At once a work of masterful investigative journalism and insightful social history, And the Dead Shall Rise does complete justice to one of history’s most repellent and most fascinating moments.
"Steve Oney's brilliant narrative shows why, 90 years later, the tale of murder and revenge in Georgia still has the capacity to fascinate, provoking the classical responses to tragedy: pity, awe and sorrow without end." Shelby Coffey III, The Washington Post Book World
"A superb work of true crime and an altogether remarkable exercise in what might be called judicial archaeology." Kirkus Reviews (Starred Review)
"If [Oney] sometimes overplays the already considerable drama of the story, his careful demonstration that the lynching was no sudden spasm of mob violence but a well-planned operation by prominent Georgians...is startling." The New Yorker
"Oney has a reporter's eye for detail and a novelist's sense of storytelling....[V]ividly detailed and deeply compelling....This is a vital addition to the literature of race, Jewish studies and Southern history." Publishers Weekly
"[A]n exceptionally well-researched and -written first book....This riveting work is well worth the effort and is highly recommended." Library Journal
"[Oney] tells this fascinating and complex true-crime story in impressively thorough detail....Oney's definitive account is a major achievement." David J. Garrow, The Los Angeles Times
"Steve Oneys epic And the Dead Shall Rise is a book I've been waiting my whole life to read. I was born in Atlanta, and used to hear my mother and grandmother argue for the innocence of Leo Frank against all comers. This book is a tragedy and a triumph and a wonder, all at the same time." Pat Conroy, author of The Prince of Tides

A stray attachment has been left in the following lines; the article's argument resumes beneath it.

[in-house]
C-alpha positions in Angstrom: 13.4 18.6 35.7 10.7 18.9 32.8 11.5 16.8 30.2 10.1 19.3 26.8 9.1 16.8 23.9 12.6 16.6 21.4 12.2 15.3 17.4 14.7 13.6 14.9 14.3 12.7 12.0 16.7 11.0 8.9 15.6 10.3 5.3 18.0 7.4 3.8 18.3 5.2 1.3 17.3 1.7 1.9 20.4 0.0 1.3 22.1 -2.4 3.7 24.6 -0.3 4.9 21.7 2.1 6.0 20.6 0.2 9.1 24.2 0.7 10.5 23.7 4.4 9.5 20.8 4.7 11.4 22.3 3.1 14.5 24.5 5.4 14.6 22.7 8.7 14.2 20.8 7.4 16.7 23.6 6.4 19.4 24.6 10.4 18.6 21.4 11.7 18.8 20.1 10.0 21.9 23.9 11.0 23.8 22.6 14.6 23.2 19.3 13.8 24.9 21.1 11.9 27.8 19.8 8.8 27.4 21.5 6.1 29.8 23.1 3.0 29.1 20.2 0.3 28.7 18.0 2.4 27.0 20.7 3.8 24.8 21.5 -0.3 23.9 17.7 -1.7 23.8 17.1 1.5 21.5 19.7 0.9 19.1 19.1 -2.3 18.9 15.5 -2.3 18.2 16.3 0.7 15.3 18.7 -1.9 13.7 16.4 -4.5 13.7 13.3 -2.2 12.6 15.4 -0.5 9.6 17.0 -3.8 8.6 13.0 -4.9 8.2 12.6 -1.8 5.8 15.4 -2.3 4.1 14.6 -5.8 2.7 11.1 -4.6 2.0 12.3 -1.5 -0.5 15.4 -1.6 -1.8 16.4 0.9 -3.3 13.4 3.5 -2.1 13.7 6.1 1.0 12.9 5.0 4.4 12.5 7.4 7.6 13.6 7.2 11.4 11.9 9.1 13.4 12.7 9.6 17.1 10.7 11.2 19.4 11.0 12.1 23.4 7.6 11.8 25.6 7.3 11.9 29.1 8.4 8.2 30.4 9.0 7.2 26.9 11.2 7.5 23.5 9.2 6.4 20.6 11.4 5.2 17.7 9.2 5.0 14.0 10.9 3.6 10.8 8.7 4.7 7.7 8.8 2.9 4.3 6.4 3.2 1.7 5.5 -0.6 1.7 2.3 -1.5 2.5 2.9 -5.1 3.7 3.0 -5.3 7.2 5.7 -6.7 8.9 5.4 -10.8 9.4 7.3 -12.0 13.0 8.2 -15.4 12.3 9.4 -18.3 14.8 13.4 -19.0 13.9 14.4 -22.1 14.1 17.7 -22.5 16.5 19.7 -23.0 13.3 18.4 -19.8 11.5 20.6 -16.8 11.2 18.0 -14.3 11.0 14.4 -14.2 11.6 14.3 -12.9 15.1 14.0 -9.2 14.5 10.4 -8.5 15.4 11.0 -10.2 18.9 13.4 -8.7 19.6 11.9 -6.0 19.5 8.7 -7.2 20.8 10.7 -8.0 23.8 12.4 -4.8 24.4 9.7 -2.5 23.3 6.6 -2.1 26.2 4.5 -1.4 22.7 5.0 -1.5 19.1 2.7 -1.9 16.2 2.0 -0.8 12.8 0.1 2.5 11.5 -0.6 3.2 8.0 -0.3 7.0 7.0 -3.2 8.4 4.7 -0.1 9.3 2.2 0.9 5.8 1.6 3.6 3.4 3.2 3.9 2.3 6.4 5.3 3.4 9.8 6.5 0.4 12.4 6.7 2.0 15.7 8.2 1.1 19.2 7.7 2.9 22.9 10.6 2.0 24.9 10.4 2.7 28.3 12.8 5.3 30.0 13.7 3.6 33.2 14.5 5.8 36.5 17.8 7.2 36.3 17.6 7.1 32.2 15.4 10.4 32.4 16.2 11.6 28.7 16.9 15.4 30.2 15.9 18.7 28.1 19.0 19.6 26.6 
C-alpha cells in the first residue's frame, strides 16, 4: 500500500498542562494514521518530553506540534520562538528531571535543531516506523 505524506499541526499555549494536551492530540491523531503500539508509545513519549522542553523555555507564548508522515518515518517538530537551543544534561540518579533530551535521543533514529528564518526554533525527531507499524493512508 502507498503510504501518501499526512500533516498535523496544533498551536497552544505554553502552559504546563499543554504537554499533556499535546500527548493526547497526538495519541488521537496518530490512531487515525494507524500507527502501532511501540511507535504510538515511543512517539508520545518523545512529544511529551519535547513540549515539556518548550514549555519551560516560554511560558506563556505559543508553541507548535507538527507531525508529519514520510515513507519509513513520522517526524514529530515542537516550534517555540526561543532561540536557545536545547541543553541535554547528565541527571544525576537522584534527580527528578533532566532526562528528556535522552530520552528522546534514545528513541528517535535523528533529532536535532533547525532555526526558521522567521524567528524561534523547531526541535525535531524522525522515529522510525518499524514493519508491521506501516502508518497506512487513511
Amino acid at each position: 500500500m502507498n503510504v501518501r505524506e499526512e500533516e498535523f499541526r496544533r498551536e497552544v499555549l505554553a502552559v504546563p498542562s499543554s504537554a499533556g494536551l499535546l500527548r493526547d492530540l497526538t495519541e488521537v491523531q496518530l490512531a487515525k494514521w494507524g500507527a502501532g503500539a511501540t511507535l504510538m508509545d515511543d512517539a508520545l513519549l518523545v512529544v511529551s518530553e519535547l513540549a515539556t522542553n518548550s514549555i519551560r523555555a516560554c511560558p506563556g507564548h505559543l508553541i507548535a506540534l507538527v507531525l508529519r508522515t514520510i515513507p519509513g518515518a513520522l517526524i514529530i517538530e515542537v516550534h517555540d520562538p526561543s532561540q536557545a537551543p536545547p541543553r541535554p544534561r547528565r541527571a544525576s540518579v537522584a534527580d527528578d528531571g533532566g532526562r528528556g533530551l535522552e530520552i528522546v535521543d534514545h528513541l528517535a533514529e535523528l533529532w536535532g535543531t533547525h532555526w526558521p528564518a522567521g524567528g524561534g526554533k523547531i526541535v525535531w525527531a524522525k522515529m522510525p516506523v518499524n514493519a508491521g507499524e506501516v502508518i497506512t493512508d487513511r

"This is the book on the Leo Frank case I had been waiting for and one the reading public needs. I am struck by the narrative skill and ingenuity. For the first time I understand the full ironies, paradoxes, and horrors of this tragedy. I found the book difficult to put down." C. Vann Woodward, author of The Strange Career of Jim Crow
Includes bibliographical references (p. -712) and index.
About the Author
Steve Oney was educated at the University of Georgia and at Harvard, where he was a Nieman Fellow. He worked for many years as a staff writer for the Atlanta Journal-Constitution Magazine. He has also contributed articles to many national publications, including Esquire, Playboy, Premiere, GQ and the New York Times Magazine. Oney lives in Los Angeles with his wife, Madeline Stuart. This is his first book.
Table of Contents
1. April 26, 1913 3
2. Look Out, White Folks 18
3. Extra, Extra 35
4. Onward, Christian Soldiers 46
5. A Good Name, A Bad Reputation 71
6. Skulduggery 91
7. A Clean Nigger 118
8. A Tramp Alumnus 145
9. Skirmishes 162
10. Prosecution 190
11. Defense 261
12. Verdict 306
13. Appeals in and out of Court 345
14. Brightness Visible 371
15. Darkness Falls 397
16. A Change of Heart 423
17. Cause Celebre 444
18. Commutation 469
19. Marietta 513
20. Milledgeville 529
21. The Lynching of Leo Frank 561
22. Burial 573
23. Recessional 596
24. The Revenant 630